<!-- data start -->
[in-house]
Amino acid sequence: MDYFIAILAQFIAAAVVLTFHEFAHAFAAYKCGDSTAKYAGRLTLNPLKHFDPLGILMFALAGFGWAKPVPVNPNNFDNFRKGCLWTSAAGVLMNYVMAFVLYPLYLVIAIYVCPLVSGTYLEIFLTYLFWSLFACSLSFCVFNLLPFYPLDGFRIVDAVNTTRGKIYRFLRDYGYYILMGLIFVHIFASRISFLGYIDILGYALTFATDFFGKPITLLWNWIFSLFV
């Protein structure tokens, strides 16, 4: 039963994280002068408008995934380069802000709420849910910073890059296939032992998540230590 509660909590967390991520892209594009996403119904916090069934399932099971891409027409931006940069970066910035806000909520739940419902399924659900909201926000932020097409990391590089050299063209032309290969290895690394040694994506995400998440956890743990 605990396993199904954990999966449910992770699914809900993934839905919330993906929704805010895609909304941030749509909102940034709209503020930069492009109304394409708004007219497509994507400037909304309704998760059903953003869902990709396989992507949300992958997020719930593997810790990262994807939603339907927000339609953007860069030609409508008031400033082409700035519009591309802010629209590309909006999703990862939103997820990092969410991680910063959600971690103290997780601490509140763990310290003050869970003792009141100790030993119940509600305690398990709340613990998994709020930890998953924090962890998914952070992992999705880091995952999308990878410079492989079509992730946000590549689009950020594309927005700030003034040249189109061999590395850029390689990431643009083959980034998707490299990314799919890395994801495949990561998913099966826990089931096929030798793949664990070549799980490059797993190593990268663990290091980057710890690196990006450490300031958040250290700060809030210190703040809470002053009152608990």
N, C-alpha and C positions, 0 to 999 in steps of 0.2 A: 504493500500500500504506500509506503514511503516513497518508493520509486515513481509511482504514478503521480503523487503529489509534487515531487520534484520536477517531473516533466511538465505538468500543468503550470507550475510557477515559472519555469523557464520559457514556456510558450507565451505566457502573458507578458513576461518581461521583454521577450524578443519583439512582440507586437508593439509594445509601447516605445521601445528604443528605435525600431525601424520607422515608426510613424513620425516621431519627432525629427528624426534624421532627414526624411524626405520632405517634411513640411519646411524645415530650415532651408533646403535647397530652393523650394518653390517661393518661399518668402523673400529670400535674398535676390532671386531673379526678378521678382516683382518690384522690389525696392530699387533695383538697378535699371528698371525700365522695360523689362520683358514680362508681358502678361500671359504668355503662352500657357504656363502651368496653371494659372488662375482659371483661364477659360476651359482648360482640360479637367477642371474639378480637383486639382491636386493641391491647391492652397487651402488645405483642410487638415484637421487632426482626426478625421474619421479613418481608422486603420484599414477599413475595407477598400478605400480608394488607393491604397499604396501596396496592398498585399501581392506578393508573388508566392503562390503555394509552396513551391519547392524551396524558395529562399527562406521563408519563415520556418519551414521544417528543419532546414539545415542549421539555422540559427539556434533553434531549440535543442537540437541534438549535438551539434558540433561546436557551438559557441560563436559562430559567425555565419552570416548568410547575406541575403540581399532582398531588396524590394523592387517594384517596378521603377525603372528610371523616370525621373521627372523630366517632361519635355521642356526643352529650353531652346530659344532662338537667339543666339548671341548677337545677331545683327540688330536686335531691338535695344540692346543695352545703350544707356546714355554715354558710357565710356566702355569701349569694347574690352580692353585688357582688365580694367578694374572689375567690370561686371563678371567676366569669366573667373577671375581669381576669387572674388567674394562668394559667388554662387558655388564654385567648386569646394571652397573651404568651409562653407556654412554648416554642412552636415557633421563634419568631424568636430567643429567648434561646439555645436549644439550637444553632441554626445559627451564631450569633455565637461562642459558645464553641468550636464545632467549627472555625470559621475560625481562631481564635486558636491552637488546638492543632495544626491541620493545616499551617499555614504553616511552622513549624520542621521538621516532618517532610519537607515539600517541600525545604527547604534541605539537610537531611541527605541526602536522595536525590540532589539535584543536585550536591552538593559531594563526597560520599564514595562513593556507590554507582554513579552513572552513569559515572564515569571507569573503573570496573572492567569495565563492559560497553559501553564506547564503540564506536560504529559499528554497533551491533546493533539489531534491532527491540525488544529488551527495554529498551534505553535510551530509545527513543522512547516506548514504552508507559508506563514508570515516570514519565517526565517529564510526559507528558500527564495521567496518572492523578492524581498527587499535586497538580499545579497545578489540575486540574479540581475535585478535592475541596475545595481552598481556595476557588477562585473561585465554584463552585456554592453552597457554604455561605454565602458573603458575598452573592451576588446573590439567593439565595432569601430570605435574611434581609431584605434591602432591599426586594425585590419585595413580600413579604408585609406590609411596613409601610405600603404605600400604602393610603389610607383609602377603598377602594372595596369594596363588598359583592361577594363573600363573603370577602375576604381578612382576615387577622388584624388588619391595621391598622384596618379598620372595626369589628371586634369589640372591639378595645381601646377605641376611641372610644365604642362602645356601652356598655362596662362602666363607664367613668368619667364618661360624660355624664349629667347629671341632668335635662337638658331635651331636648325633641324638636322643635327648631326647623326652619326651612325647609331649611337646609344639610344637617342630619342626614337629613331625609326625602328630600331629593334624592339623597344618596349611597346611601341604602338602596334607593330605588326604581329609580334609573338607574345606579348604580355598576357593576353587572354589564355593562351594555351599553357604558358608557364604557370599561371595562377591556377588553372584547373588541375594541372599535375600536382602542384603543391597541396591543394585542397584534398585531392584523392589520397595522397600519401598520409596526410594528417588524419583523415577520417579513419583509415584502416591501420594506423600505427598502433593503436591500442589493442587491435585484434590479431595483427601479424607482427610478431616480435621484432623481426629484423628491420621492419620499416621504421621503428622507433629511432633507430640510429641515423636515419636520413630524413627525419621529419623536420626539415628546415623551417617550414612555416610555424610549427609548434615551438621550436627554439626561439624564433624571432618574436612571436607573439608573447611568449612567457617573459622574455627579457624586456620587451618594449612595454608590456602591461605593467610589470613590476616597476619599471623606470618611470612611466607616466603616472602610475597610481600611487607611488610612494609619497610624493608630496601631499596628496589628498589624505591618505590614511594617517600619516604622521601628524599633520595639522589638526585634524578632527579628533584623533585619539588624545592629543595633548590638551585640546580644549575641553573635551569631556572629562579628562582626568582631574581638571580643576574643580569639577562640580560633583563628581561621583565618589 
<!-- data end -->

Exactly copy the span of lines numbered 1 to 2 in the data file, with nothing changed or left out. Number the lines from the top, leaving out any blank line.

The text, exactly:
[in-house]
Amino acid sequence: MDYFIAILAQFIAAAVVLTFHEFAHAFAAYKCGDSTAKYAGRLTLNPLKHFDPLGILMFALAGFGWAKPVPVNPNNFDNFRKGCLWTSAAGVLMNYVMAFVLYPLYLVIAIYVCPLVSGTYLEIFLTYLFWSLFACSLSFCVFNLLPFYPLDGFRIVDAVNTTRGKIYRFLRDYGYYILMGLIFVHIFASRISFLGYIDILGYALTFATDFFGKPITLLWNWIFSLFV